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Minimizing radiation in the cardiac cath lab reduces the risk to patients and lab personnel. We hypothesize that a Radiation Quality Improvement (RQI) program of education and feedback could modify operator behavior to decrease radiation.
We performed a single center prospective registry from March 2010 to October 2012 incorporating all coronary procedures. Air kerma (AK) and fluoro time (FT) values were documented. RQI consisted of training of all staff in radiation use, including using low fluoro settings, minimizing use of cine, and improving image intensifier positioning and source-image distance. There were serial group feedback and quarterly operator FT and AK reviews. Radiation use in the 4 months before and Year 1 as well as Year 2 after the RQI was compared.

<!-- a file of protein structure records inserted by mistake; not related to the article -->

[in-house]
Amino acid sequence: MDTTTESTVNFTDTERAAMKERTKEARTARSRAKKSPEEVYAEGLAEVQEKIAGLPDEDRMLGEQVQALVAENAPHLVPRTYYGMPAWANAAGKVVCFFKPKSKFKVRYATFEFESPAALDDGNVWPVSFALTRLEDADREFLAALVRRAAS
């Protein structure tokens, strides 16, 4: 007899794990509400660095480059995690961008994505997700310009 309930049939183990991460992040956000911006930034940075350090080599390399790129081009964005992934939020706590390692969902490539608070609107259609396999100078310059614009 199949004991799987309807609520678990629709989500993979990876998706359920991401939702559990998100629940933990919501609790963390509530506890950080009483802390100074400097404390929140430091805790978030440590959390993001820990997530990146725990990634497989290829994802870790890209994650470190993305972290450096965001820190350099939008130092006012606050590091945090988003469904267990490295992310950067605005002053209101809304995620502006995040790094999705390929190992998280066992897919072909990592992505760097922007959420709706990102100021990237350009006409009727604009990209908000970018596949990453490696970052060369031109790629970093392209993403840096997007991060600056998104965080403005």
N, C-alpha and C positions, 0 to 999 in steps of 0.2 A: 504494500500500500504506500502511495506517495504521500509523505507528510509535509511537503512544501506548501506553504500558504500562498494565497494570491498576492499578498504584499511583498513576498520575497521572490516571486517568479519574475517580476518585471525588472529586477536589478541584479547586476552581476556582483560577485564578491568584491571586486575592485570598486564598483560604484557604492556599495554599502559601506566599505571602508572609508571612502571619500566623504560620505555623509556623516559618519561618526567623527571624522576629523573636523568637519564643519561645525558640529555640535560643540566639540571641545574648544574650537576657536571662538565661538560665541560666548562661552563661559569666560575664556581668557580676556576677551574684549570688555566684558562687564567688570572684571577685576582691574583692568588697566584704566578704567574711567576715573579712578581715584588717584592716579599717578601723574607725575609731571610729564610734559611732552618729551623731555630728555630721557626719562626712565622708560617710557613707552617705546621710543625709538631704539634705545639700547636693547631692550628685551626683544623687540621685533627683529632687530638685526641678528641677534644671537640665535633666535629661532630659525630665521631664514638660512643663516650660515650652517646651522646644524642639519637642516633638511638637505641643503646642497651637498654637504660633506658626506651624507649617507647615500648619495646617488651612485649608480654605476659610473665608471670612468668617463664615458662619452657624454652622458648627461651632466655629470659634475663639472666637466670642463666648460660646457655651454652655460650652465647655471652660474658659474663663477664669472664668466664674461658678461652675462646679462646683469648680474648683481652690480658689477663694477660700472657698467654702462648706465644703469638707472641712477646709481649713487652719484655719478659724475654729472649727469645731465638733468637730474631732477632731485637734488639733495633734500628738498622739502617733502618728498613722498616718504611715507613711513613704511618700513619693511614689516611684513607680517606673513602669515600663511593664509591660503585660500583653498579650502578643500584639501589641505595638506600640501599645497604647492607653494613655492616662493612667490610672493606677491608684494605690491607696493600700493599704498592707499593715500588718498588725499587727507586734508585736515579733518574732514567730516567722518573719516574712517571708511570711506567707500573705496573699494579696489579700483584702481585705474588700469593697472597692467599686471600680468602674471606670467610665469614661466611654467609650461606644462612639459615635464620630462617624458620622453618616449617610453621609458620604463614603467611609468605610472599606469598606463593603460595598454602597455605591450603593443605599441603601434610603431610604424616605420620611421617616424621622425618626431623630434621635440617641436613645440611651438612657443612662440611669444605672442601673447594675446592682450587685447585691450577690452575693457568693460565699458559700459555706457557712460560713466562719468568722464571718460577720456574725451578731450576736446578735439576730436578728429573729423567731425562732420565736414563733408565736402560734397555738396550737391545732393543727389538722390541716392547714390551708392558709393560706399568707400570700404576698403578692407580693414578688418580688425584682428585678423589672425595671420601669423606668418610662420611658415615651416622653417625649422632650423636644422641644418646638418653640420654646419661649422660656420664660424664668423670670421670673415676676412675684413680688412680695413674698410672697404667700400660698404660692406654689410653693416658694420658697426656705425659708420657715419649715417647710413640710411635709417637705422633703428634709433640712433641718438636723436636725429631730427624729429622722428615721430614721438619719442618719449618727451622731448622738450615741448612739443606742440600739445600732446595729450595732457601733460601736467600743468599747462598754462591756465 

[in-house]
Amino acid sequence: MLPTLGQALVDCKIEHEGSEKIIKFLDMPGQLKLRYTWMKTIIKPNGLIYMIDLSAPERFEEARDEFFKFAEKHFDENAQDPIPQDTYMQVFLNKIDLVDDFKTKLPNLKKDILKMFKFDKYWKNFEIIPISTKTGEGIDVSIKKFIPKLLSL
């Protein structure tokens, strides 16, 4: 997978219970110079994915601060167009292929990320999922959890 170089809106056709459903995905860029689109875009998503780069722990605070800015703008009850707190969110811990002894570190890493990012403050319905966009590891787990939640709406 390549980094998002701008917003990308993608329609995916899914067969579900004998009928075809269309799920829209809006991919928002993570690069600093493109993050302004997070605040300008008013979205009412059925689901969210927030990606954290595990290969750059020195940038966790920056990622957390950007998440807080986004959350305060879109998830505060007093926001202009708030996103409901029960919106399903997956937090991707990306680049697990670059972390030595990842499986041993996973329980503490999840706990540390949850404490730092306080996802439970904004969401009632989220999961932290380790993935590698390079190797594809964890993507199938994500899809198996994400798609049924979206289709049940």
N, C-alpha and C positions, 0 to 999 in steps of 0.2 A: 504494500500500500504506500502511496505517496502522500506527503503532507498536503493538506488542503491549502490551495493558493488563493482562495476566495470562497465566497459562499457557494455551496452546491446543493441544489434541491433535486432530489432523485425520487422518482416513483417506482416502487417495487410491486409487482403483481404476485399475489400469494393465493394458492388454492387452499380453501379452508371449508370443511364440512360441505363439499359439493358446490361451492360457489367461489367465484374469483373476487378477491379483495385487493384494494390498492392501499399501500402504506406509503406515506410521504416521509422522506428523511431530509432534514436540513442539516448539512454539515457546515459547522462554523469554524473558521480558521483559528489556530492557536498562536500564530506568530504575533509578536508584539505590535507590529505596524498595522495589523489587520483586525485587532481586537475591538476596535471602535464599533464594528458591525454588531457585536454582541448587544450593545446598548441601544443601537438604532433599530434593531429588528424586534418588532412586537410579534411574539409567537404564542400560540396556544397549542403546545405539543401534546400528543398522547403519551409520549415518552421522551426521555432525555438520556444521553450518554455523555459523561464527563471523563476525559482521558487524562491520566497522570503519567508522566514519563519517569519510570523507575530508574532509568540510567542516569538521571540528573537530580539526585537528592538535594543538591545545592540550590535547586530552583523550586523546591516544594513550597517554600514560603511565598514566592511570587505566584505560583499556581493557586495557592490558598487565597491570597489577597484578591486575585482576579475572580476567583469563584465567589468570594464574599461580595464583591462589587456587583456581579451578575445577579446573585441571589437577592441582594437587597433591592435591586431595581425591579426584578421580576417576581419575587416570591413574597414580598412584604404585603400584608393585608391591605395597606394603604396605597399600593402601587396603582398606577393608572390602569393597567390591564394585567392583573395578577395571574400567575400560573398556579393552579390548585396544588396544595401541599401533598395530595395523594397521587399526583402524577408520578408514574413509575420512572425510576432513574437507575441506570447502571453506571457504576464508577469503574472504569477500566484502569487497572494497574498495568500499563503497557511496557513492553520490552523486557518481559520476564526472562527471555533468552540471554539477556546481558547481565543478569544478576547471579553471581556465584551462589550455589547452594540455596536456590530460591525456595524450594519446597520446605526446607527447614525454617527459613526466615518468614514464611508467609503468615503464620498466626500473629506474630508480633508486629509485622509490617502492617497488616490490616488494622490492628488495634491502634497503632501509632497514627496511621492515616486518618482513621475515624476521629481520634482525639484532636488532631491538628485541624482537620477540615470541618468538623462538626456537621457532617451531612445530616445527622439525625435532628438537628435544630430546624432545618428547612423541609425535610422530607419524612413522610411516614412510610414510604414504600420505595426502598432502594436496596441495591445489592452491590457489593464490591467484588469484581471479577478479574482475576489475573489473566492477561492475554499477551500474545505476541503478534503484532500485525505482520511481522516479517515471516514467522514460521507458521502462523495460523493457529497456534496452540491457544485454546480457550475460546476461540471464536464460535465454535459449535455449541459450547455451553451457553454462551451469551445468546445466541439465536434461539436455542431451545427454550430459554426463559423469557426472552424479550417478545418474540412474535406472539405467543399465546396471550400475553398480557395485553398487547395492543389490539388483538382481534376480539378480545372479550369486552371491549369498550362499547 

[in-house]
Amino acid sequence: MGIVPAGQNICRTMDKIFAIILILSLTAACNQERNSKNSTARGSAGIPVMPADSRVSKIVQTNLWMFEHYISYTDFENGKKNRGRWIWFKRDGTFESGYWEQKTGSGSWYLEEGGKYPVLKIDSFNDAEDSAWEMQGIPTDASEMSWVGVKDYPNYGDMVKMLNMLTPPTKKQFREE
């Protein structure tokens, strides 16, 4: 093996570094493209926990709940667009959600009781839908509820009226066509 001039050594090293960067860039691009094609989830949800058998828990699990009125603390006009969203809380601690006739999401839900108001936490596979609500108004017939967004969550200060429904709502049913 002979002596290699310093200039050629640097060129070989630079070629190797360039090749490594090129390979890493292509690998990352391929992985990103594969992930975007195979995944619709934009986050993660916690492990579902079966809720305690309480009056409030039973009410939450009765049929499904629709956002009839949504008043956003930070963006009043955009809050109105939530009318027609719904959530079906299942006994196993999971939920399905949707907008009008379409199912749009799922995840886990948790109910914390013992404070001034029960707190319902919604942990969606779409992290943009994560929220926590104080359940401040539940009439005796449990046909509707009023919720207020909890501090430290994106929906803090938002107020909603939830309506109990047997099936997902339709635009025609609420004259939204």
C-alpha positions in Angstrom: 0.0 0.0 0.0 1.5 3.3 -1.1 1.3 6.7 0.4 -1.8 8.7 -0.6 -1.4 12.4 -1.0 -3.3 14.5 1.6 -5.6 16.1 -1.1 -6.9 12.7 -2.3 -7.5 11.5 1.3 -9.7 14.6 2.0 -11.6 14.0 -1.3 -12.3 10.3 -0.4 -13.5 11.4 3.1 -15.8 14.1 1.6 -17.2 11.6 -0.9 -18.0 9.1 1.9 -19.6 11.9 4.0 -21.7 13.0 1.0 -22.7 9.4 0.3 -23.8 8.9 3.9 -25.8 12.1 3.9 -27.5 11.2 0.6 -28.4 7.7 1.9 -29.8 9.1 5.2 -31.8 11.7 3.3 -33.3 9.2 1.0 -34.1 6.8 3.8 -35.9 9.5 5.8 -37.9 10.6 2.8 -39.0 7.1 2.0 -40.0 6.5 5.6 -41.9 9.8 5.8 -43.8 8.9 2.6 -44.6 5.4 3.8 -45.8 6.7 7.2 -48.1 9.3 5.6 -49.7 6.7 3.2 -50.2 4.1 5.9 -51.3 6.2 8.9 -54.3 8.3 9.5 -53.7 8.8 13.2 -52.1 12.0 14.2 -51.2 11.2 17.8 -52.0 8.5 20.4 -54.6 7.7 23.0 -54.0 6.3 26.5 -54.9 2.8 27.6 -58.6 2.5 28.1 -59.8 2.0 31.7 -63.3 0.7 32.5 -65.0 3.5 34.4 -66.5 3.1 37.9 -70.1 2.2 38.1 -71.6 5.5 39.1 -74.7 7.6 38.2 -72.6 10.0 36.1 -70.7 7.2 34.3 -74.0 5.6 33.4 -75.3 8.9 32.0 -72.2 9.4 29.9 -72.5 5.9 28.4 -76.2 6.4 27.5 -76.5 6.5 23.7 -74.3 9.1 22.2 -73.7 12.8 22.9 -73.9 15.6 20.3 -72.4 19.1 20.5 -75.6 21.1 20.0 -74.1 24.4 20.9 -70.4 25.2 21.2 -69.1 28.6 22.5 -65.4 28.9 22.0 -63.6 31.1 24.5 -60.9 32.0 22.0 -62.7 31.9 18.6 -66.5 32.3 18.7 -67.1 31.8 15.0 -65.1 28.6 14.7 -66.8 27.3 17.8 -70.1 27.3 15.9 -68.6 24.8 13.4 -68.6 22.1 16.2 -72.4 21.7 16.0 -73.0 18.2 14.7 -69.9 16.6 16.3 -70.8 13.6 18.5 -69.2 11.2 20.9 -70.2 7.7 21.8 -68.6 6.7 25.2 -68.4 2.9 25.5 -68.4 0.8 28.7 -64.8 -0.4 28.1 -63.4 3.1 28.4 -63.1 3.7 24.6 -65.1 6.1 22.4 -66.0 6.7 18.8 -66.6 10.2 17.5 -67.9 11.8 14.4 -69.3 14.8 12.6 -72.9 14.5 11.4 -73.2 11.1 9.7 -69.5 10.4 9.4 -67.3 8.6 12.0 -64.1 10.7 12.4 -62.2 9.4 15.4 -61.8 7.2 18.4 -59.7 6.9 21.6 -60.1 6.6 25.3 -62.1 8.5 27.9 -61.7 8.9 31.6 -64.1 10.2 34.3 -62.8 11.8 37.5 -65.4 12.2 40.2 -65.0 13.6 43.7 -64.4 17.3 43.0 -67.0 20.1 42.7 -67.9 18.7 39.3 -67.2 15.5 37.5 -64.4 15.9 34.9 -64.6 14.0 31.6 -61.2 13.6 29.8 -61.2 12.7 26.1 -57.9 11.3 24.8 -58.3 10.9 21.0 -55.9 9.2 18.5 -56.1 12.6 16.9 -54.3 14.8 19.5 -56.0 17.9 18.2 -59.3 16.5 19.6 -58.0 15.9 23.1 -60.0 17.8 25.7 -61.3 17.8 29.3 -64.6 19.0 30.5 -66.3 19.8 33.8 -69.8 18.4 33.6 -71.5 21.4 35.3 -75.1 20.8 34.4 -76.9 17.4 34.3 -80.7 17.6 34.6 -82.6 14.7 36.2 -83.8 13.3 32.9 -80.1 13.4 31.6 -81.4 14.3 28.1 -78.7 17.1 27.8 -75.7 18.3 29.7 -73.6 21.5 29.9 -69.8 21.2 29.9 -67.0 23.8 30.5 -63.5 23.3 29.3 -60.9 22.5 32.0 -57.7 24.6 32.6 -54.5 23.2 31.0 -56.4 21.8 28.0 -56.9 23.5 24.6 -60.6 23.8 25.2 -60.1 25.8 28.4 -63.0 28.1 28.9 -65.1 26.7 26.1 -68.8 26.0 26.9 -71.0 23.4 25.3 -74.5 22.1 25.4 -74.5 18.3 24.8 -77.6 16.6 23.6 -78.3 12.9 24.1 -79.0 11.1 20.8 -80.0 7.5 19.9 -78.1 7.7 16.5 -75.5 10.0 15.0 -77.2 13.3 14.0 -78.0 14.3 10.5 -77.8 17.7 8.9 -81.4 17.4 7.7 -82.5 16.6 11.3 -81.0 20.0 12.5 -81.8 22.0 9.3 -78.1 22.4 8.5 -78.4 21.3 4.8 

There were a total of 6,081 patients across 9 PCI operators. Pre- (N=690) and Post-RQI (N=5,391) procedures were similar. There was no significant change in the FT across the registry period. However, there was a significant decrease in the AK per case (1660±116 mGy vs. 1427±78 mGy, p<0.001) in the Year 1 after the RQI. Moreover, further improvement in AK occurred in the Year 2 after the initial RQI program (p=0.01).
RQI is feasible; an intervention consisting of staff education and individualized feedback significantly reduces radiation. This simple intervention has potential to improve safety. The effects of continuous feedback are durable and continue to enhance safety late after the initial intervention.
Poster Sessions, Expo North
Monday, March 11, 2013, 9:45 a.m.-10:30 a.m.
Session Title: PCI: Outcomes, Adherence and Appropriateness
Abstract Category: 28. Quality of Care and Outcomes Assessment
Presentation Number: 1288-105
- 2013 American College of Cardiology Foundation